On 22 February, the Reserve Bank of India (RBI) announced that companies from any business sector will be allowed to seek a banking license.

A strong part of the rationale behind this controversial and surprising move from India’s generally conservative central bank and regulator is the need to bring more banking services, more efficiently and more quickly, to almost half the country’s 1.2 billion who remain outside the formal banking system .

India’s state banks, currently managing financial inclusion efforts, face increasing difficulties including a deepening shortage of trained staff, particularly in rural areas. Their “business correspondent” agent networks which these banks have set up to manage new accounts and cash-in/cash-out problems have their own long list of complaints. (For a summary and useful links to more substantive analysis, please see MicroSave’s Paint by Numbers: Profiles of Bank Agents in India)

Branch penetration in general is low in India. The world’s second most populous nation has about one-fourth the ratio of branches to adults that Brazil offers. The Philippines, an archipelago with arguably more daunting cash-distribution problems, nevertheless boasts better branch growth in poor and remote areas, according to World Bank data tables.

These and other inclusion issues may or may not concern L&T FinanceReliance CapitalTata Capital, and at least seven other finance firms already lining up to apply for bank licenses. The IMF is in fact cautious about the advisability of RBI’s expansion, warning in a recent report on India and banking the risks may outweigh the benefits.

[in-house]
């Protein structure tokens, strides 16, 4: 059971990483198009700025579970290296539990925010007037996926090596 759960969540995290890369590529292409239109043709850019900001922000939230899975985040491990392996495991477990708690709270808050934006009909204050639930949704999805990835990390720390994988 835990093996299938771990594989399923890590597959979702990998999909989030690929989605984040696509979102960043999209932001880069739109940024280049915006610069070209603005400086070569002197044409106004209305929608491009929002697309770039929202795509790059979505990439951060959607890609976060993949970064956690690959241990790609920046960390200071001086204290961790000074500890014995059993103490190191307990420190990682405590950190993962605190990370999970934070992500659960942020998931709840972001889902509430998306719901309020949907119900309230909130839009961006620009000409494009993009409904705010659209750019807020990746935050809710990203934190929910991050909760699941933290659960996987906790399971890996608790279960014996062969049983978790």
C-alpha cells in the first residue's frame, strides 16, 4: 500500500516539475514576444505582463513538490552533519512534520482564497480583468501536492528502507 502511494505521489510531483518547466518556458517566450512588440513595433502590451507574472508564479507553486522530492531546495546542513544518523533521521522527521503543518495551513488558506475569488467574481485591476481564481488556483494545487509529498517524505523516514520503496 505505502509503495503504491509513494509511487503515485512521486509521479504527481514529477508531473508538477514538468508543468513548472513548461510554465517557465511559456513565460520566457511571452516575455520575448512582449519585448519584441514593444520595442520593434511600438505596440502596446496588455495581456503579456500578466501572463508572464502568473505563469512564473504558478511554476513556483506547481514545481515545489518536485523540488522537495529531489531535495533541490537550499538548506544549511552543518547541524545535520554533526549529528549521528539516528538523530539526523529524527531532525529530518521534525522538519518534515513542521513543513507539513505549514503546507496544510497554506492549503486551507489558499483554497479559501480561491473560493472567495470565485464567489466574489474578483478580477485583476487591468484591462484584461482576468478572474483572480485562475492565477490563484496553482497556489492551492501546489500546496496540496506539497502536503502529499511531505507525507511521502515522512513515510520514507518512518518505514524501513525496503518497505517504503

One area these new banking entrants may wish to consider for  the ~41% who remainfinancially excluded  are the burgeoning payment technologies available to this very large market, including mobile money transfers and electronic benefits via cards.

Traditionally retail banks have made their money with credit and loans, and by moving customer deposits around to the banks’ short-term advantage. Low-income clients offer little or no opportunity for them to do so, (especially since inactivity and dormancy in savings accounts are often as high as 70-80%, according to MicroSave research).
With the exception of remittances, the minimal profit margins available in most G2P and other money transfers are of little interest to banks.

Finance companies, however, use different business models. And though self-dealing(whereby the new “banking” division overextends credit to another internal group with adverse consequences) is an issue RBI and others worry about, these firms’ greater appetite for risk—and their potential willingness to invest in more expensive, more sophisticated, more reliable digital payment systems—may help serve the needs of India’s poor more effectively than banks have so far.

Who knows? A more corporate business approach with more meaningful incentives may even be able to boost agent profitability and inactivity. The list of agent problems hindering financial inclusion is quite a lot longer, but bank management of agent networks could use help improving these two in particular.

Kenya, the most famously forgiving of regulatory environments, seems to have produced at least one successful alternative to conventional banking for more than 17 million subscribers. India may now accomplish something equally meaningful for their half billion without easy access to financial services.


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